Arteaga, Stephen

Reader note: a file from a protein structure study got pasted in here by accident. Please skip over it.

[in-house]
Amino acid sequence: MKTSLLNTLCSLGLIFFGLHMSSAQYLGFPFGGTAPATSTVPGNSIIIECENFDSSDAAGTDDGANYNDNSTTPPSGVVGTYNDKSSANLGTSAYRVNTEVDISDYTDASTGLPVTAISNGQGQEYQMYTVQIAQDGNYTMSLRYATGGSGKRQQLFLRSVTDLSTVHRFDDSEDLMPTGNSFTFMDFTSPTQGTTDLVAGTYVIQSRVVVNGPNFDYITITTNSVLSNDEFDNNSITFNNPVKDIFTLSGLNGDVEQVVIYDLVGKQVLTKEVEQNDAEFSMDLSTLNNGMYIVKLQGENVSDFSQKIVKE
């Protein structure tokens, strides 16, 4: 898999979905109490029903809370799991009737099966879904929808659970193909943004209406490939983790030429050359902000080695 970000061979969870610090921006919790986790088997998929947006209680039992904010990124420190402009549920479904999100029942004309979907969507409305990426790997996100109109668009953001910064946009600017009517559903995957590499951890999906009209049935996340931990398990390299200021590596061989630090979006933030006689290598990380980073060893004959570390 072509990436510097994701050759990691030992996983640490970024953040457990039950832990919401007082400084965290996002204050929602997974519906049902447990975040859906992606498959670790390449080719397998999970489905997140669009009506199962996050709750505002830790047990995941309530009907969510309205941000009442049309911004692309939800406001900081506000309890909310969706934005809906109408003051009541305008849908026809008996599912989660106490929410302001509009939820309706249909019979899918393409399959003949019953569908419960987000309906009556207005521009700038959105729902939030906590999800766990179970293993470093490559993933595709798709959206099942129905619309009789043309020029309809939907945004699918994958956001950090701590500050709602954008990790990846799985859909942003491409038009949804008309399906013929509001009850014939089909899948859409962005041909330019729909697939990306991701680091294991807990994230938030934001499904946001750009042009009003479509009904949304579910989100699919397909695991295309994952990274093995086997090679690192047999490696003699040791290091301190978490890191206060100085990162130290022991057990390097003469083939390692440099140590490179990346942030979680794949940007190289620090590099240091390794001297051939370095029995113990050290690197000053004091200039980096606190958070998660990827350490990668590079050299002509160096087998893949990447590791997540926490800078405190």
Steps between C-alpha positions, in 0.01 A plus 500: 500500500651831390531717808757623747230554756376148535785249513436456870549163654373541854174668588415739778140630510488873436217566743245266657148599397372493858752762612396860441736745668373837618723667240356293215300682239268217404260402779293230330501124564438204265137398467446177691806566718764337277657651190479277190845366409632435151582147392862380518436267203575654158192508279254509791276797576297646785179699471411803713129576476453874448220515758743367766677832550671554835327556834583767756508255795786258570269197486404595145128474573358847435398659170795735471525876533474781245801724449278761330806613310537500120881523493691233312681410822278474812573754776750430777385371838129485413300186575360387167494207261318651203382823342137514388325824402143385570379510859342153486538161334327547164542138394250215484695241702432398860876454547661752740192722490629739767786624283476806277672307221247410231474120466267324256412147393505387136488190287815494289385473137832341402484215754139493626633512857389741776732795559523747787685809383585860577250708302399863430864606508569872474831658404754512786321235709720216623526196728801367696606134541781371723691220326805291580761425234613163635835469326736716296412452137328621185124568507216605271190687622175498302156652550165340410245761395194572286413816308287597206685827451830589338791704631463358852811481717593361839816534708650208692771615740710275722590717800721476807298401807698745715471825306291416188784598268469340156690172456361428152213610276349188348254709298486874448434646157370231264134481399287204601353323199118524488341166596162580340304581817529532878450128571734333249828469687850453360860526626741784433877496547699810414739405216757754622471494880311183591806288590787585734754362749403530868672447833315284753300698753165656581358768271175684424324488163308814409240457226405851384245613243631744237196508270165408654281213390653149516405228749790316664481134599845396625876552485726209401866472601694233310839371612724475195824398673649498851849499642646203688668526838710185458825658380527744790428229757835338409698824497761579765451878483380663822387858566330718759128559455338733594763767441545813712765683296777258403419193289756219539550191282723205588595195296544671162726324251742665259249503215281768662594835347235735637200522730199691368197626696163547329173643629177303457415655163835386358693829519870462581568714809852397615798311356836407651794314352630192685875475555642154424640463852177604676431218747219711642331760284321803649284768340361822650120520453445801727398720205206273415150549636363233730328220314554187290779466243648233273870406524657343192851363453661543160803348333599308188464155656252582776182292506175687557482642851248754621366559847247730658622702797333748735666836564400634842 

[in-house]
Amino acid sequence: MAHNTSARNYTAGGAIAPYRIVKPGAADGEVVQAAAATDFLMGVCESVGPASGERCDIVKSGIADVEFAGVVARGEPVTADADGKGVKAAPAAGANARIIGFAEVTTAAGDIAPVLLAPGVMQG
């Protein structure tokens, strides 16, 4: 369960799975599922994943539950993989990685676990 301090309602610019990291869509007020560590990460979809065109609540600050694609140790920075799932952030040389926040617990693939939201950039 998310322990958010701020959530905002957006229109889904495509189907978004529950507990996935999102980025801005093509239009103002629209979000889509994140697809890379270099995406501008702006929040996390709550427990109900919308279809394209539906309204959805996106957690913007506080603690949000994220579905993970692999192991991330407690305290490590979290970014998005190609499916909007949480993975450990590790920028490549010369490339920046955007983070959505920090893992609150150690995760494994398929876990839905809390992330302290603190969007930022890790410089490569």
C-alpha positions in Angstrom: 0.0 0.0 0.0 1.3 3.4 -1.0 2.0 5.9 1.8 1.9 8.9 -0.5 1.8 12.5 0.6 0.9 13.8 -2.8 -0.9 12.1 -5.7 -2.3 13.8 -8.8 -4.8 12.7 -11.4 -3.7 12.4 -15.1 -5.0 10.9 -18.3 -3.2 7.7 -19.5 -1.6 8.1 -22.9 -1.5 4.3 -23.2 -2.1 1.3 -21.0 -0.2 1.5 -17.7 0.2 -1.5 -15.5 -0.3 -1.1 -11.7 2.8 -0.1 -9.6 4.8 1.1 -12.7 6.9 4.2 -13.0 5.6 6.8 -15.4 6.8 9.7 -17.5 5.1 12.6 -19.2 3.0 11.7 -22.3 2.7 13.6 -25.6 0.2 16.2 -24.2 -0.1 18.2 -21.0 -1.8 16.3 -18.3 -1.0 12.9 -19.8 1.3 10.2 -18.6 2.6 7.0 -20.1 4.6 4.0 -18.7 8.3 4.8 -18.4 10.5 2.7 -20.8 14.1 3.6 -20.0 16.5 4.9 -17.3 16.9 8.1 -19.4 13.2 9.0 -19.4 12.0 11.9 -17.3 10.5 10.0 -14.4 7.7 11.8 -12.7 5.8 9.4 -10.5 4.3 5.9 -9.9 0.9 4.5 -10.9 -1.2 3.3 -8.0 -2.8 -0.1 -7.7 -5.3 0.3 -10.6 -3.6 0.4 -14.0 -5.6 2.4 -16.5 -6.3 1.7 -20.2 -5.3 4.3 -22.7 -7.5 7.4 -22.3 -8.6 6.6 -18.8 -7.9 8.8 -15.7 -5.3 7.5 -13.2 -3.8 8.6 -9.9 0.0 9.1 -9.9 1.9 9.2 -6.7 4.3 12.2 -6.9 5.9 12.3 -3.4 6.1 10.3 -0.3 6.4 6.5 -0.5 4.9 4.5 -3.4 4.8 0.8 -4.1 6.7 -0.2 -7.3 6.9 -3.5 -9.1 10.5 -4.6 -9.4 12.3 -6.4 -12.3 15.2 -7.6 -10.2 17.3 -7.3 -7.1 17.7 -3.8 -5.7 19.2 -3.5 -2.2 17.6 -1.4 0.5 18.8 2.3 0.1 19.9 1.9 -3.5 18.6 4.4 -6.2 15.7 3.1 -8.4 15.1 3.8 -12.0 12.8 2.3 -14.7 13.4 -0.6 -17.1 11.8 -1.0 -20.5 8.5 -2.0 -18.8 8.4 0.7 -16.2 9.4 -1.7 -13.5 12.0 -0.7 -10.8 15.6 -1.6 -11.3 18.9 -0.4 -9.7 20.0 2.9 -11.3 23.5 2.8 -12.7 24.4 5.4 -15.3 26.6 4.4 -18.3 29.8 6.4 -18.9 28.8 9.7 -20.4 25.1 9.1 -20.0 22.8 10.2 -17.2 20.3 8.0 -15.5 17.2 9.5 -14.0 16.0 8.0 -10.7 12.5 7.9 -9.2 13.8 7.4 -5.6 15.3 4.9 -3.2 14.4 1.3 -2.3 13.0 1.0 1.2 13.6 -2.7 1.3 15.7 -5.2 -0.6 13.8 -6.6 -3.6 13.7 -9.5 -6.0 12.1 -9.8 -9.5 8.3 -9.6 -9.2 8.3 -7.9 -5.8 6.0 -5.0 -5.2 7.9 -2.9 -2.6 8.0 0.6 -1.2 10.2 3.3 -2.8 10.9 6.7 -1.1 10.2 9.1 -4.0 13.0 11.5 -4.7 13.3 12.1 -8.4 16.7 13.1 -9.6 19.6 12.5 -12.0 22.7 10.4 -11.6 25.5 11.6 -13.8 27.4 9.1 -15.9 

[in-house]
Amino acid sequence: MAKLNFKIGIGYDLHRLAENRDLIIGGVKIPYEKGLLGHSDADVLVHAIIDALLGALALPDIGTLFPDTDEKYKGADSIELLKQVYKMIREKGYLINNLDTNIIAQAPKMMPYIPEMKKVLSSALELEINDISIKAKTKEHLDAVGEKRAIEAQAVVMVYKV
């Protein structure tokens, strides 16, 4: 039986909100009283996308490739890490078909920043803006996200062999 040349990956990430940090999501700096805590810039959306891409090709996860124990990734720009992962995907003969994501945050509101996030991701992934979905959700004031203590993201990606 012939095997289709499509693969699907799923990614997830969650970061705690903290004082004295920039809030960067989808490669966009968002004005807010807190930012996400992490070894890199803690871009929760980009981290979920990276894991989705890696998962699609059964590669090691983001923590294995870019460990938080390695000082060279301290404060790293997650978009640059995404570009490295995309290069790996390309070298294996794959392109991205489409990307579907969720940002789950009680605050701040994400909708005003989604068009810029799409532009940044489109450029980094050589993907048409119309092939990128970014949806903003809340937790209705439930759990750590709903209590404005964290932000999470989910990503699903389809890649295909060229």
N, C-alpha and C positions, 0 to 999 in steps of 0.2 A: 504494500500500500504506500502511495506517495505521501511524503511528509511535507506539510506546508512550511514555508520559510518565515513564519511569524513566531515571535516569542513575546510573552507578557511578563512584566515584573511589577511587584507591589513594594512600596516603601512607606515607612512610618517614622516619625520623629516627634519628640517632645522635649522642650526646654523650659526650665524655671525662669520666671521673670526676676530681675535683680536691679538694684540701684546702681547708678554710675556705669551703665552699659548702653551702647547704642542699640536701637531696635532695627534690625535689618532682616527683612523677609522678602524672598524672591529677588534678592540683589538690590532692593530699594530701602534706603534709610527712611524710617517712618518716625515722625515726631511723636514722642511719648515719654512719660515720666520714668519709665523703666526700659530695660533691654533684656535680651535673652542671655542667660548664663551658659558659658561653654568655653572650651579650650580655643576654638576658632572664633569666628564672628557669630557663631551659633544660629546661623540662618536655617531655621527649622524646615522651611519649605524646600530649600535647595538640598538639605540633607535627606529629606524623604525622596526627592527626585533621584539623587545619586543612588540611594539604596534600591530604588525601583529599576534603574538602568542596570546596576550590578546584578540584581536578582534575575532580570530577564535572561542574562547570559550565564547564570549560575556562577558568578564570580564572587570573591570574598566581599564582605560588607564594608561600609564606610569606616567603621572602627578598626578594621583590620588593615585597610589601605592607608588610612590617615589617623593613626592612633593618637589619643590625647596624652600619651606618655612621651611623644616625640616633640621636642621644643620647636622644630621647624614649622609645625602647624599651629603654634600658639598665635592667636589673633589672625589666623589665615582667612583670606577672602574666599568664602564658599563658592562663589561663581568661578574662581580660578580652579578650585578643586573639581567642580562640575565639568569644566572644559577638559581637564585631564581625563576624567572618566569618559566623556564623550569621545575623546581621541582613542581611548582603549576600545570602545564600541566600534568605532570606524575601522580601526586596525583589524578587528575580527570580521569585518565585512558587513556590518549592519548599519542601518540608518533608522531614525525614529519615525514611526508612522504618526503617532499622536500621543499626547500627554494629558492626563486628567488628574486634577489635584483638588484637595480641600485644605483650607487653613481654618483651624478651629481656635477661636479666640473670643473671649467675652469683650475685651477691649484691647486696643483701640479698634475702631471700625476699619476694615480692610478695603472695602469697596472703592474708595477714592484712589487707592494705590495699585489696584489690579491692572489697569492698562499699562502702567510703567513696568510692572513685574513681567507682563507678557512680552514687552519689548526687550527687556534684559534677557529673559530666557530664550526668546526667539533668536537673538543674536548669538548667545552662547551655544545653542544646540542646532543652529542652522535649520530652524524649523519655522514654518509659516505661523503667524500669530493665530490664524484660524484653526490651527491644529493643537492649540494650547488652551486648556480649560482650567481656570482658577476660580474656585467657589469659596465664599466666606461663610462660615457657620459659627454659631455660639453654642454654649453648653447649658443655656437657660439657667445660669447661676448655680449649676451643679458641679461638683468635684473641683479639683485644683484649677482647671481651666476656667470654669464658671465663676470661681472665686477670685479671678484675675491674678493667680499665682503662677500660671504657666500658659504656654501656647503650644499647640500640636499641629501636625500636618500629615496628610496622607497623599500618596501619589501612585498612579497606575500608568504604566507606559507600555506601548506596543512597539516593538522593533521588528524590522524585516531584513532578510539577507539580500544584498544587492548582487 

, a learned writer on music and poetry, was a Spanish Jesuit, and very young when that order was suppressed in Spain. He then went to Italy, and lived a considerable time at Bologna, in the house of cardinal Albergati. He afterwards accompanied his friend the chevalier Azara, the Spanish ambassador, to Paris and died in his house Oct. 30, 1799. His first publication was a treatise on “Ideal Beauty,” in Spanish but that which has contributed most to his fame, was his “Revoluzioni del teatro musicale Italiano, dalla sua origine, fino al presente,Venice, 1785, 3 vols. 8vo. This is the second edition, but the only complete one the first consisting of only one volume, printed at Bologna, 1783;, and now entirely changed and augmented. An excellent analysis and criticism on this work, from the pen of a veteran scholar in the musical art, appeared in the Monthly Review, vols. LXXVII. and LXXIX. He left also some learned dissertations on Greek and Latin poetry, and an elaborate work on rhythm, which he intended to have printed at Parma, at the Bodoni press; these manuscripts appear to have been confided to Grainville, who died soon after. 3